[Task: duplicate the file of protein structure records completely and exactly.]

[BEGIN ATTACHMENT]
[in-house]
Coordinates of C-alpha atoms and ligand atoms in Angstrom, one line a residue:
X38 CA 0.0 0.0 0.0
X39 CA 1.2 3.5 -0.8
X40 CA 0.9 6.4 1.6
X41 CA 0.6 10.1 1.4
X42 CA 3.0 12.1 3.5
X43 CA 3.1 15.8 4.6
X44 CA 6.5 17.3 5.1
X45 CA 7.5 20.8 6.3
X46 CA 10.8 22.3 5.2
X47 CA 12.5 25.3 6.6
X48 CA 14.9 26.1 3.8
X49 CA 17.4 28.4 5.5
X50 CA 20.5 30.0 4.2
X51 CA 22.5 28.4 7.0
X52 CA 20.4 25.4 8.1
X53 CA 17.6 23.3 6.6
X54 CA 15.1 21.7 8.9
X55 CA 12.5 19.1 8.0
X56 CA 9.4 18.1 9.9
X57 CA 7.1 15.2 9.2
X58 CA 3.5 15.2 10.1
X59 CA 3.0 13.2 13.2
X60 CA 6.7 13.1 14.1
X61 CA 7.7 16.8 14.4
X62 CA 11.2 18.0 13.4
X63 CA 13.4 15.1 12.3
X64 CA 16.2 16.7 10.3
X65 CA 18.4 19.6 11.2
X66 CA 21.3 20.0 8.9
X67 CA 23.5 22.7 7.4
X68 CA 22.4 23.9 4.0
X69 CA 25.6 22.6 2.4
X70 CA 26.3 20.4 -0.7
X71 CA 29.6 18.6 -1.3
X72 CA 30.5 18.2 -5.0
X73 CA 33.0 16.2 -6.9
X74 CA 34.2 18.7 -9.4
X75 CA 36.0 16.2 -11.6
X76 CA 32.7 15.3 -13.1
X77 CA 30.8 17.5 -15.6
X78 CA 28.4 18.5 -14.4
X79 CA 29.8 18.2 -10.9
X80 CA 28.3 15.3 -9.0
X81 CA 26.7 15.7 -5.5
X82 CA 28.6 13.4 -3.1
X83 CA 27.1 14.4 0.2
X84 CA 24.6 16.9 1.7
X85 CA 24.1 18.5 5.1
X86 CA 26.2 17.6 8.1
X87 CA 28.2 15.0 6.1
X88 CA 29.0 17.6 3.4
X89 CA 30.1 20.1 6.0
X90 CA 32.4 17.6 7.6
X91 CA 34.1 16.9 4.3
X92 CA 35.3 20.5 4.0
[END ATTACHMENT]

[in-house]
Coordinates of C-alpha atoms and ligand atoms in Angstrom, one line a residue:
X38 CA 0.0 0.0 0.0
X39 CA 1.2 3.5 -0.8
X40 CA 0.9 6.4 1.6
X41 CA 0.6 10.1 1.4
X42 CA 3.0 12.1 3.5
X43 CA 3.1 15.8 4.6
X44 CA 6.5 17.3 5.1
X45 CA 7.5 20.8 6.3
X46 CA 10.8 22.3 5.2
X47 CA 12.5 25.3 6.6
X48 CA 14.9 26.1 3.8
X49 CA 17.4 28.4 5.5
X50 CA 20.5 30.0 4.2
X51 CA 22.5 28.4 7.0
X52 CA 20.4 25.4 8.1
X53 CA 17.6 23.3 6.6
X54 CA 15.1 21.7 8.9
X55 CA 12.5 19.1 8.0
X56 CA 9.4 18.1 9.9
X57 CA 7.1 15.2 9.2
X58 CA 3.5 15.2 10.1
X59 CA 3.0 13.2 13.2
X60 CA 6.7 13.1 14.1
X61 CA 7.7 16.8 14.4
X62 CA 11.2 18.0 13.4
X63 CA 13.4 15.1 12.3
X64 CA 16.2 16.7 10.3
X65 CA 18.4 19.6 11.2
X66 CA 21.3 20.0 8.9
X67 CA 23.5 22.7 7.4
X68 CA 22.4 23.9 4.0
X69 CA 25.6 22.6 2.4
X70 CA 26.3 20.4 -0.7
X71 CA 29.6 18.6 -1.3
X72 CA 30.5 18.2 -5.0
X73 CA 33.0 16.2 -6.9
X74 CA 34.2 18.7 -9.4
X75 CA 36.0 16.2 -11.6
X76 CA 32.7 15.3 -13.1
X77 CA 30.8 17.5 -15.6
X78 CA 28.4 18.5 -14.4
X79 CA 29.8 18.2 -10.9
X80 CA 28.3 15.3 -9.0
X81 CA 26.7 15.7 -5.5
X82 CA 28.6 13.4 -3.1
X83 CA 27.1 14.4 0.2
X84 CA 24.6 16.9 1.7
X85 CA 24.1 18.5 5.1
X86 CA 26.2 17.6 8.1
X87 CA 28.2 15.0 6.1
X88 CA 29.0 17.6 3.4
X89 CA 30.1 20.1 6.0
X90 CA 32.4 17.6 7.6
X91 CA 34.1 16.9 4.3
X92 CA 35.3 20.5 4.0